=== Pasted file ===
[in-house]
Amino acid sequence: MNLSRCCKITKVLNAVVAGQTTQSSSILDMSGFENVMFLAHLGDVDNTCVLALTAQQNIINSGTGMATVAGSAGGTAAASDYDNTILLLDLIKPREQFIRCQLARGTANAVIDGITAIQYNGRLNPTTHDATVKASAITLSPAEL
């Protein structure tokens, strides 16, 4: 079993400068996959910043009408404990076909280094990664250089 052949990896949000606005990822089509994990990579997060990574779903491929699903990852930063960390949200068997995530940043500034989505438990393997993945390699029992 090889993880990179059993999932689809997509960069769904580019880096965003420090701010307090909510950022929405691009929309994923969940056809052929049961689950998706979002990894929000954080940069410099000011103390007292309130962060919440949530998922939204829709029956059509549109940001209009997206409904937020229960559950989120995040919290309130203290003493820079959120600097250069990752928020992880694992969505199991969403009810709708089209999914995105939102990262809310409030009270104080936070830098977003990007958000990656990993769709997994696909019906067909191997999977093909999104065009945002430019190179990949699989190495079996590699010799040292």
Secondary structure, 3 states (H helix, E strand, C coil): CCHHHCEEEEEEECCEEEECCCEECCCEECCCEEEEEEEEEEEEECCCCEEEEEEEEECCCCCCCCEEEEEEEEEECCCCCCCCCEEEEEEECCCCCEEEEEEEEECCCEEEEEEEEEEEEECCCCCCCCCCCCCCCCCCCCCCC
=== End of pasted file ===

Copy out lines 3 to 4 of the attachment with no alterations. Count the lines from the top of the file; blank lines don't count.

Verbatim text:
């Protein structure tokens, strides 16, 4: 079993400068996959910043009408404990076909280094990664250089 052949990896949000606005990822089509994990990579997060990574779903491929699903990852930063960390949200068997995530940043500034989505438990393997993945390699029992 090889993880990179059993999932689809997509960069769904580019880096965003420090701010307090909510950022929405691009929309994923969940056809052929049961689950998706979002990894929000954080940069410099000011103390007292309130962060919440949530998922939204829709029956059509549109940001209009997206409904937020229960559950989120995040919290309130203290003493820079959120600097250069990752928020992880694992969505199991969403009810709708089209999914995105939102990262809310409030009270104080936070830098977003990007958000990656990993769709997994696909019906067909191997999977093909999104065009945002430019190179990949699989190495079996590699010799040292």
Secondary structure, 3 states (H helix, E strand, C coil): CCHHHCEEEEEEECCEEEECCCEECCCEECCCEEEEEEEEEEEEECCCCEEEEEEEEECCCCCCCCEEEEEEEEEECCCCCCCCCEEEEEEECCCCCEEEEEEEEECCCEEEEEEEEEEEEECCCCCCCCCCCCCCCCCCCCCCC